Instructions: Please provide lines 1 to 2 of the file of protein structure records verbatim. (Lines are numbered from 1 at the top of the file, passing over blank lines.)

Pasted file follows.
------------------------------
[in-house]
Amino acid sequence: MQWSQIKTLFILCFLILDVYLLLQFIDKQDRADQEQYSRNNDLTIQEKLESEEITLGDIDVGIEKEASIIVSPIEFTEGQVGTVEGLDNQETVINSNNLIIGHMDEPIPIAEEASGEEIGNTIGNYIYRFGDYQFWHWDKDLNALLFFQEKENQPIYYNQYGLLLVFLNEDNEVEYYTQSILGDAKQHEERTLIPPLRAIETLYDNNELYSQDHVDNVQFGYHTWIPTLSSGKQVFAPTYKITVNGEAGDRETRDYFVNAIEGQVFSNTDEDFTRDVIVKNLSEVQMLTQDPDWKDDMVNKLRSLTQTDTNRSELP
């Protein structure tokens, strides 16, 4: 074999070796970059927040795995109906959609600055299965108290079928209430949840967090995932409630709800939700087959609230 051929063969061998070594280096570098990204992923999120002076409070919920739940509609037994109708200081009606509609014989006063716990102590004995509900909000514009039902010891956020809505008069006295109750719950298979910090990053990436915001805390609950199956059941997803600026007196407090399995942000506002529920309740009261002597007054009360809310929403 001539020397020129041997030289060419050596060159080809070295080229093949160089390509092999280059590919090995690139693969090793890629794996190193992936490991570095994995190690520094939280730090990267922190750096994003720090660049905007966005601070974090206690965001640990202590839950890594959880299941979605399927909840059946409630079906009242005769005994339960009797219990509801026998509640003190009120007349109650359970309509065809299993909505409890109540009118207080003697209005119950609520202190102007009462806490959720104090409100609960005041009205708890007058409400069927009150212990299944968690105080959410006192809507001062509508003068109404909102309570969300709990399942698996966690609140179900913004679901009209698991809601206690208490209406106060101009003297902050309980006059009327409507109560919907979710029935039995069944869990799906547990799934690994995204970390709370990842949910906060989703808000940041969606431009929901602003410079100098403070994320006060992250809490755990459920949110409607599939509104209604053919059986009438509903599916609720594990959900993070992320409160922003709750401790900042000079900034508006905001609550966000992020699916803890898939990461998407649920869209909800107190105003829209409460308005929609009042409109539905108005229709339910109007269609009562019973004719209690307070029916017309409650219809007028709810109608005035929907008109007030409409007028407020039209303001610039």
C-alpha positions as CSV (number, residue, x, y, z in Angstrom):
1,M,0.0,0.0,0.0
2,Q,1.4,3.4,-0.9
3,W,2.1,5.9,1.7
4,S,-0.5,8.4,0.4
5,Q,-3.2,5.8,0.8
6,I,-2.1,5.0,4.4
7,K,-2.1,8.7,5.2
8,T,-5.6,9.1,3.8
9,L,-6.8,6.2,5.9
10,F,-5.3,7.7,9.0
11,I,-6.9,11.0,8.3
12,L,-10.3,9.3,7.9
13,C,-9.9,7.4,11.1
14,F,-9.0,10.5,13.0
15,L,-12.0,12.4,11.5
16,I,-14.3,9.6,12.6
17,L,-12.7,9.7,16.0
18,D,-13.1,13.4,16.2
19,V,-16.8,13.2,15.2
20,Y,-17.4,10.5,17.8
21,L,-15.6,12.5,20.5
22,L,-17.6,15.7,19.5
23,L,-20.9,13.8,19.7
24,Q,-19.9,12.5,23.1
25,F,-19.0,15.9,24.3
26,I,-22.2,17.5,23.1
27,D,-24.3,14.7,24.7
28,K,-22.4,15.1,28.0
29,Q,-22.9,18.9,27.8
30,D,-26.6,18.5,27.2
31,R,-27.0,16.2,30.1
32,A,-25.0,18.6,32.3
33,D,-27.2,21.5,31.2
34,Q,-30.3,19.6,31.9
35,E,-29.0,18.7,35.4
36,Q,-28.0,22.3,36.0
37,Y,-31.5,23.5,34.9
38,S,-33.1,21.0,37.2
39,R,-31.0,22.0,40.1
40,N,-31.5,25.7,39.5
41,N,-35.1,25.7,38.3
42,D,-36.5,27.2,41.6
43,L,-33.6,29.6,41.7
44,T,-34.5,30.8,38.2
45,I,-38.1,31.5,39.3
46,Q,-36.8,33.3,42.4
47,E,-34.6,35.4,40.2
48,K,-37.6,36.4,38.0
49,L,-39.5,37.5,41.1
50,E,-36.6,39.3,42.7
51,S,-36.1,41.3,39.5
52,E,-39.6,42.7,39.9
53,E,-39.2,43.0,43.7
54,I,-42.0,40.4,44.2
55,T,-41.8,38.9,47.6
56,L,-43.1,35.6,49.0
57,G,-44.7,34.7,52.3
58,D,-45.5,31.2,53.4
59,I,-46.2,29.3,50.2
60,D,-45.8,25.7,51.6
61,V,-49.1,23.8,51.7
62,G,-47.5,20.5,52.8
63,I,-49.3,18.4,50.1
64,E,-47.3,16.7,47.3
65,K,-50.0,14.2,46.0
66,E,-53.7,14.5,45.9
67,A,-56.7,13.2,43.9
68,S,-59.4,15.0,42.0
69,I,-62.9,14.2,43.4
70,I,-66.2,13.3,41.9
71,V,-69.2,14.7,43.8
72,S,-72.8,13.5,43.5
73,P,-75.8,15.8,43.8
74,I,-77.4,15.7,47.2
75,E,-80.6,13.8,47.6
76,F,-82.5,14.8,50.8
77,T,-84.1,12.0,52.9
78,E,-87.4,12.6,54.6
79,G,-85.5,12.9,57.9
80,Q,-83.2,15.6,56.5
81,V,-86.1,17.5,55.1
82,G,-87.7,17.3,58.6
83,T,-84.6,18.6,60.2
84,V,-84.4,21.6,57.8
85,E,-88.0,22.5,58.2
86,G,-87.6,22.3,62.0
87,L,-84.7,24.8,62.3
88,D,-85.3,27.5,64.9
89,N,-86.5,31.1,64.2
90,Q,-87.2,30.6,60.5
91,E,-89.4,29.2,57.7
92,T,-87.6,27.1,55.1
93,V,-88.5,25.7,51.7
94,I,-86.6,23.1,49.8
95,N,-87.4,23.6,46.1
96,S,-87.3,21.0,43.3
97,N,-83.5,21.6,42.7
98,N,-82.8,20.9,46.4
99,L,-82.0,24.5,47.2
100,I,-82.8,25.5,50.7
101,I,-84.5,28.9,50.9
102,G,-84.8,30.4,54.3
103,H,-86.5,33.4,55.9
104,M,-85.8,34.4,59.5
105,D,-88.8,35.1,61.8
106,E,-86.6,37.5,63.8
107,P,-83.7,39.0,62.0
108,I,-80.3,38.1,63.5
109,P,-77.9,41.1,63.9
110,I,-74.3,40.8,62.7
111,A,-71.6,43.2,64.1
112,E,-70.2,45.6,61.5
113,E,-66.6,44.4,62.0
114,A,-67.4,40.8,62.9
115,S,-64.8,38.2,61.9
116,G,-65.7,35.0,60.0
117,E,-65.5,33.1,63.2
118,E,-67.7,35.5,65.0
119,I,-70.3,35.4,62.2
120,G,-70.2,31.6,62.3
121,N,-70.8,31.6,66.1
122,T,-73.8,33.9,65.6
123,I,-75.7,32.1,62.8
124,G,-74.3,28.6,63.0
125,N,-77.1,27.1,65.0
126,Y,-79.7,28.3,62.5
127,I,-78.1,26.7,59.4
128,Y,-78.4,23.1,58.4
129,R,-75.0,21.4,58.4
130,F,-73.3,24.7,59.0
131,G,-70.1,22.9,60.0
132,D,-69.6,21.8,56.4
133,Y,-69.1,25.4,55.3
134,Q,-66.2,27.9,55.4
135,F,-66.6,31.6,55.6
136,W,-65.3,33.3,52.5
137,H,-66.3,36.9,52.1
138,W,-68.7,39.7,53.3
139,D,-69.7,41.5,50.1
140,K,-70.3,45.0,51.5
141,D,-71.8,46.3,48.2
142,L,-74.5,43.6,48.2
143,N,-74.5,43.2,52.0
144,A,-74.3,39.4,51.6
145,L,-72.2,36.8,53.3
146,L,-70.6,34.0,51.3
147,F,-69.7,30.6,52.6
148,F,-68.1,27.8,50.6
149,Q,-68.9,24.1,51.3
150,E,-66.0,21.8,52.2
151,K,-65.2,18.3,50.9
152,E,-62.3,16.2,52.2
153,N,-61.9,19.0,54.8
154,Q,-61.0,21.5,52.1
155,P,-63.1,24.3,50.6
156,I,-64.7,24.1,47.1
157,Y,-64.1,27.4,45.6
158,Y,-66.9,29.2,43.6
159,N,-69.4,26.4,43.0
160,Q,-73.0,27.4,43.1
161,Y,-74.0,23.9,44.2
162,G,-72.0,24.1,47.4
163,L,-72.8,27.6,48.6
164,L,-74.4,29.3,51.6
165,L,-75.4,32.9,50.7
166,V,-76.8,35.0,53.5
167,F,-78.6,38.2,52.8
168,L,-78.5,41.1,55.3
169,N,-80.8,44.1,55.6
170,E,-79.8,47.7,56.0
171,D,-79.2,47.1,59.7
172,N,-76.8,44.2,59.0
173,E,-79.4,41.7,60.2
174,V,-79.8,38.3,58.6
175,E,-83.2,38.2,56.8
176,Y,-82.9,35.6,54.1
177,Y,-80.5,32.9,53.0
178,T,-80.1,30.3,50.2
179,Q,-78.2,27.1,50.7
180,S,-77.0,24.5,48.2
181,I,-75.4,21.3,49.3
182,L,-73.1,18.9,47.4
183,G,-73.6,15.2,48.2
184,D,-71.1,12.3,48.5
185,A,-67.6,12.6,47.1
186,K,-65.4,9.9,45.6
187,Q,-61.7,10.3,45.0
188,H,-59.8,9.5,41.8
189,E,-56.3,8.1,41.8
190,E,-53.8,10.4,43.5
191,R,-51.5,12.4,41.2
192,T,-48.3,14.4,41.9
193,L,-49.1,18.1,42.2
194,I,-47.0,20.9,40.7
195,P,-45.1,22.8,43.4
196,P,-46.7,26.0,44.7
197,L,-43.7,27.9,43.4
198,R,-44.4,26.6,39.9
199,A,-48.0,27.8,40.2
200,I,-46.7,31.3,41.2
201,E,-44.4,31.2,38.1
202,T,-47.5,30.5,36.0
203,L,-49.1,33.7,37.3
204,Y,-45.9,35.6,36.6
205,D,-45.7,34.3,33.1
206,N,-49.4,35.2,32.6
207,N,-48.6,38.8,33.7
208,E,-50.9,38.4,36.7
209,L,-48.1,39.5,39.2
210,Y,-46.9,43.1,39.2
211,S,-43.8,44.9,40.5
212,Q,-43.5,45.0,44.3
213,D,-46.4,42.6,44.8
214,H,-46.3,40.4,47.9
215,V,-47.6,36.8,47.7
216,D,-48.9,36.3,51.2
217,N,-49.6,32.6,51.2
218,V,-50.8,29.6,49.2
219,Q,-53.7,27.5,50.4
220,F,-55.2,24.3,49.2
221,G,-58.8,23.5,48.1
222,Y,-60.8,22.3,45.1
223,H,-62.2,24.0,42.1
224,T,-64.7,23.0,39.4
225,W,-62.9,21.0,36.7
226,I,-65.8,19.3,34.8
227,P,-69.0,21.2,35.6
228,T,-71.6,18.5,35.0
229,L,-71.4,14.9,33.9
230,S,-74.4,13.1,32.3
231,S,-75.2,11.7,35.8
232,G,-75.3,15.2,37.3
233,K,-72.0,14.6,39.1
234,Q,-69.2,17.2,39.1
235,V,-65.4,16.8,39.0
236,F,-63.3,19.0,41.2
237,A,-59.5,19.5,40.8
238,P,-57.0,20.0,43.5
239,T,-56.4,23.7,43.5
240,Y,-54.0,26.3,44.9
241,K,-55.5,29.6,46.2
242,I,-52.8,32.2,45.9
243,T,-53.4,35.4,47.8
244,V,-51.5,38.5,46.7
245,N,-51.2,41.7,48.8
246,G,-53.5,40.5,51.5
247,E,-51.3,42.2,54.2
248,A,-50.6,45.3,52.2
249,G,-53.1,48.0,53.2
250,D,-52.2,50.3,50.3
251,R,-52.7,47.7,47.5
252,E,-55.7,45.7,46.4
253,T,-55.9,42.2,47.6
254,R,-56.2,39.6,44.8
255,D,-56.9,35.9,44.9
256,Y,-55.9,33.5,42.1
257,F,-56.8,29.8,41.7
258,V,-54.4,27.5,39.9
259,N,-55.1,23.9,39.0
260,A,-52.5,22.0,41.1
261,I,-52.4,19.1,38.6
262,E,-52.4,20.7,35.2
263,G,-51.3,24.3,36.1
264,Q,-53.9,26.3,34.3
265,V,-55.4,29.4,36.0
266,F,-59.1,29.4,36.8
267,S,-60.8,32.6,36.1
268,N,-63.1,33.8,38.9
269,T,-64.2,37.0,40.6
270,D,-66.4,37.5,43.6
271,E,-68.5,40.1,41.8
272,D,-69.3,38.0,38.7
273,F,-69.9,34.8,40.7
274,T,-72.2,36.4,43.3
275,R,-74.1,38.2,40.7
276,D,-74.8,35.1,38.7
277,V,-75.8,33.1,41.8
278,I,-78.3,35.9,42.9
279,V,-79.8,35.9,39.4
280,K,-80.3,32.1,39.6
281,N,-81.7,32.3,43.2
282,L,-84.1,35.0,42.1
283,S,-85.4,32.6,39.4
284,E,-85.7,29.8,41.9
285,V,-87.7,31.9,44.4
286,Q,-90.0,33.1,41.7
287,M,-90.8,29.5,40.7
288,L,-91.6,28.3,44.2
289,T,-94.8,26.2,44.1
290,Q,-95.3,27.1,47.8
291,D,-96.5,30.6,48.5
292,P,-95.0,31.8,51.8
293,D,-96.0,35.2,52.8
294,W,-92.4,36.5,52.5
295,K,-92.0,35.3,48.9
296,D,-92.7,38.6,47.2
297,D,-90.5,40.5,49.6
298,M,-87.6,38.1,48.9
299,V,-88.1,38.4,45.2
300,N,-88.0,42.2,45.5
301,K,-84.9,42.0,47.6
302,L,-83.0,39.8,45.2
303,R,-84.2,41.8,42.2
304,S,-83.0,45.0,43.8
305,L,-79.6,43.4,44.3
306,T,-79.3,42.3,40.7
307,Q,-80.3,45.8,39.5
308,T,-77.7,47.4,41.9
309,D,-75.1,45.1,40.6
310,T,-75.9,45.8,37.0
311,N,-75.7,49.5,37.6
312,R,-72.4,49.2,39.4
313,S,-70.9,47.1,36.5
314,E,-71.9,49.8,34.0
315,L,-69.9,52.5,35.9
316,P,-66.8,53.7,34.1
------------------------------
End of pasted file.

[in-house]
Amino acid sequence: MQWSQIKTLFILCFLILDVYLLLQFIDKQDRADQEQYSRNNDLTIQEKLESEEITLGDIDVGIEKEASIIVSPIEFTEGQVGTVEGLDNQETVINSNNLIIGHMDEPIPIAEEASGEEIGNTIGNYIYRFGDYQFWHWDKDLNALLFFQEKENQPIYYNQYGLLLVFLNEDNEVEYYTQSILGDAKQHEERTLIPPLRAIETLYDNNELYSQDHVDNVQFGYHTWIPTLSSGKQVFAPTYKITVNGEAGDRETRDYFVNAIEGQVFSNTDEDFTRDVIVKNLSEVQMLTQDPDWKDDMVNKLRSLTQTDTNRSELP